Deezer launches free version of music streaming service

Deezer has announced a free version of its music streaming service alongside plans to expand into a further 76 countries in a renewed effort to tackle Spotify's streaming supremacy.

Coming hot of the heels of securing $130 million funding from Warner Music Group owners Access Industries, the expansion will see the streaming service available in both free and premium services in a total of 160 countries.

The company also demoed its refreshed homepage and updated iPhone app with new website features including Facebook integration, top user recommendation and improved playlist functionality.

Also new is a tie-in with Songkick, an app which keeps fans up to date with gigs of their favourite artists in local areas.

Deezer CEO Axel Dauchez said that it was “time to liberate the music, and rebuild the value of the music industry”.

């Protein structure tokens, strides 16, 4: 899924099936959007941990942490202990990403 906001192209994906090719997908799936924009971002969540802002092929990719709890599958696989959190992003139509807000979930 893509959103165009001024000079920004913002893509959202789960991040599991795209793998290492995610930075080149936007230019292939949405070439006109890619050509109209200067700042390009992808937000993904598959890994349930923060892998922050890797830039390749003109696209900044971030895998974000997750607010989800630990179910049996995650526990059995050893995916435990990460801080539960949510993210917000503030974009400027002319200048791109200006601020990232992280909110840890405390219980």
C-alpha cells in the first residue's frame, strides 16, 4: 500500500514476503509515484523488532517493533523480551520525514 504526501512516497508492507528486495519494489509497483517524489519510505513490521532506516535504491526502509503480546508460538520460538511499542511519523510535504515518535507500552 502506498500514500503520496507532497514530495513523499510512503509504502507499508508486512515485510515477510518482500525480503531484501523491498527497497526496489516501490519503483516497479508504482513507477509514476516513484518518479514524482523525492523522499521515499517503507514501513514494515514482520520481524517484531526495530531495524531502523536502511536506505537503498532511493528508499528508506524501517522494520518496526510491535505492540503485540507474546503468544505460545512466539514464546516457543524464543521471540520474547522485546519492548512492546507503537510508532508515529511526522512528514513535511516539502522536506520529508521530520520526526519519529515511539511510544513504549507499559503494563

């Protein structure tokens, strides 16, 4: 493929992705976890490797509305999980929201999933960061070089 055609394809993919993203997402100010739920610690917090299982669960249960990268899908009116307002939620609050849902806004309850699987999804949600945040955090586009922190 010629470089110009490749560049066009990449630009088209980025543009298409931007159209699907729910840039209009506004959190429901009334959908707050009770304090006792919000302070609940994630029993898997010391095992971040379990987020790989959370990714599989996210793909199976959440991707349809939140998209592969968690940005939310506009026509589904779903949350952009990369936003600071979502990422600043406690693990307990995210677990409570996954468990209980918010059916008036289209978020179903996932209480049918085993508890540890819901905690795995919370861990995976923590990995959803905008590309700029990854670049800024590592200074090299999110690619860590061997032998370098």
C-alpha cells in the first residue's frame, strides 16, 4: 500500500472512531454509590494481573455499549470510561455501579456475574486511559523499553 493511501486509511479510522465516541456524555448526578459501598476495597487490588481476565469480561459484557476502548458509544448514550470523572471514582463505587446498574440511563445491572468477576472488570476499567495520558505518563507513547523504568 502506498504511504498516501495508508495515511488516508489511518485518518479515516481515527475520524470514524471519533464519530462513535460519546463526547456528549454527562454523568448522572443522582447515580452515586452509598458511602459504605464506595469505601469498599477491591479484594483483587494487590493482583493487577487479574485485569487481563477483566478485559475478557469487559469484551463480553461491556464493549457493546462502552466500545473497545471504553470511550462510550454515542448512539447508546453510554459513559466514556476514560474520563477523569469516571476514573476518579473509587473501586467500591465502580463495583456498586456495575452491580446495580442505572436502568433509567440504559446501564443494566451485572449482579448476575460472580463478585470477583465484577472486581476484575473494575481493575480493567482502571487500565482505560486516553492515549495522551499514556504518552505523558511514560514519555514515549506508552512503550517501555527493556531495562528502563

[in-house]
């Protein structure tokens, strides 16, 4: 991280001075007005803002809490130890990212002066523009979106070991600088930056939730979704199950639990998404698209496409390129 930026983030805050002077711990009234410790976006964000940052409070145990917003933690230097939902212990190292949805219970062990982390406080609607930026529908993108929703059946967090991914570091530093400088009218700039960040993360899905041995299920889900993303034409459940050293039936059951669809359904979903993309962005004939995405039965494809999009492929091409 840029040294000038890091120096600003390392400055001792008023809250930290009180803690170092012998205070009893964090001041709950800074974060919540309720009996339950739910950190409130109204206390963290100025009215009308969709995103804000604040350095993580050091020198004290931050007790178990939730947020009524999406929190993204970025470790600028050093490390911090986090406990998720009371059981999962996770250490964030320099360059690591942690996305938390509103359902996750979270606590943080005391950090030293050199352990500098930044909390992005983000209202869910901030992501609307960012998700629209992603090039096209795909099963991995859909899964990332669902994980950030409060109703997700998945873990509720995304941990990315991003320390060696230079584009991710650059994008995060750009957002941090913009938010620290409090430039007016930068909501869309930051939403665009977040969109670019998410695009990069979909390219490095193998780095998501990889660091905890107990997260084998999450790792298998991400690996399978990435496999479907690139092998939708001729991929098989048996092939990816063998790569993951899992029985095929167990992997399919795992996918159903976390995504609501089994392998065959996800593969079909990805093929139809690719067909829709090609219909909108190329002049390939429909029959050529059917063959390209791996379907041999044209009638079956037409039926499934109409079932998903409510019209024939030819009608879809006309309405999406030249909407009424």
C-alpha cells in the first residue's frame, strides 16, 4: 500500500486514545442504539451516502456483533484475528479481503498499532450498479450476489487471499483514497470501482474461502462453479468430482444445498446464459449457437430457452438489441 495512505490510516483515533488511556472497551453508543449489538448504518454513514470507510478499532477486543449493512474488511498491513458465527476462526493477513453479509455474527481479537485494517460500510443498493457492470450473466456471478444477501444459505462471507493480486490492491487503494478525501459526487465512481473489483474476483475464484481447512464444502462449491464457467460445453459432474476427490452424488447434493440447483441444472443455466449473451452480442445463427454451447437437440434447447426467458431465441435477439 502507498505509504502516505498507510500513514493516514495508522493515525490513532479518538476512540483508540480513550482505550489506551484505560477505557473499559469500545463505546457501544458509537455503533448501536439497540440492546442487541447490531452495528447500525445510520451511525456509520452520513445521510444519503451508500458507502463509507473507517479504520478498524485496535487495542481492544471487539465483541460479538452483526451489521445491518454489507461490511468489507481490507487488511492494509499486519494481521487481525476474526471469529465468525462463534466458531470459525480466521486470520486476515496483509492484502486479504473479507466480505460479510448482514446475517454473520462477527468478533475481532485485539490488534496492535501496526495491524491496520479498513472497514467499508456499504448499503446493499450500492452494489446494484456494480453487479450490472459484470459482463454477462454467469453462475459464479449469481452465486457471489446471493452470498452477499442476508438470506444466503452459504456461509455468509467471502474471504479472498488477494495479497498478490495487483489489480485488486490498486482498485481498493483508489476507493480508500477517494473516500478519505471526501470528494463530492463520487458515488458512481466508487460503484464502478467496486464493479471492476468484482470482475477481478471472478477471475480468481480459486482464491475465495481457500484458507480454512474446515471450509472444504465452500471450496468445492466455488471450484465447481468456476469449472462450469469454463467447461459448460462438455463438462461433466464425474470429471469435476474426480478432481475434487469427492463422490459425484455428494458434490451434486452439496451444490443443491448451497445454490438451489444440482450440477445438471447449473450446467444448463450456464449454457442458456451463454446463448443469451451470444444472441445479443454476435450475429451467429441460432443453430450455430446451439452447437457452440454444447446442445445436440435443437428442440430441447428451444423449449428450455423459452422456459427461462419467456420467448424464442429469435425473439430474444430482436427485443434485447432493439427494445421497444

Part of that attempt in attracting a bigger audience will be Deezer’s free version of its service that will be seen as a “recruitment channel” to convert users into paid subscribers. The service will vary from country to country depending on market conditions.

One market that Deezer will not be entering any time soon is the US where Spotify has seen its global user base double to 4 million one year after entering.

Dauchez left the door open for an expansion saying that it could enter the US “one day, but not now. The market is not ready.”

Rival Spotify has been stretching its own wings of late, with Samsung becoming the first manufacturer to offer Spotify on TV, Blu-ray players and other internet-enabled AV devices.

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Joe Cox
Content Director

Joe is Content Director for T3 and What Hi-Fi?, having previously been the Global Editor-in-Chief of What Hi-Fi?. He has worked on What Hi-Fi? across the print magazine and website for more than 15 years, writing news, reviews and features on everything from turntables to TVs, headphones to hi-fi separates. He has covered product launch events across the world, from Apple to Technics, Sony and Samsung; reported from CES, the Bristol Show, and Munich High End for many years; and written for sites such as the BBC, Stuff, and the Guardian. In his spare time, he enjoys expanding his vinyl collection and cycling (not at the same time).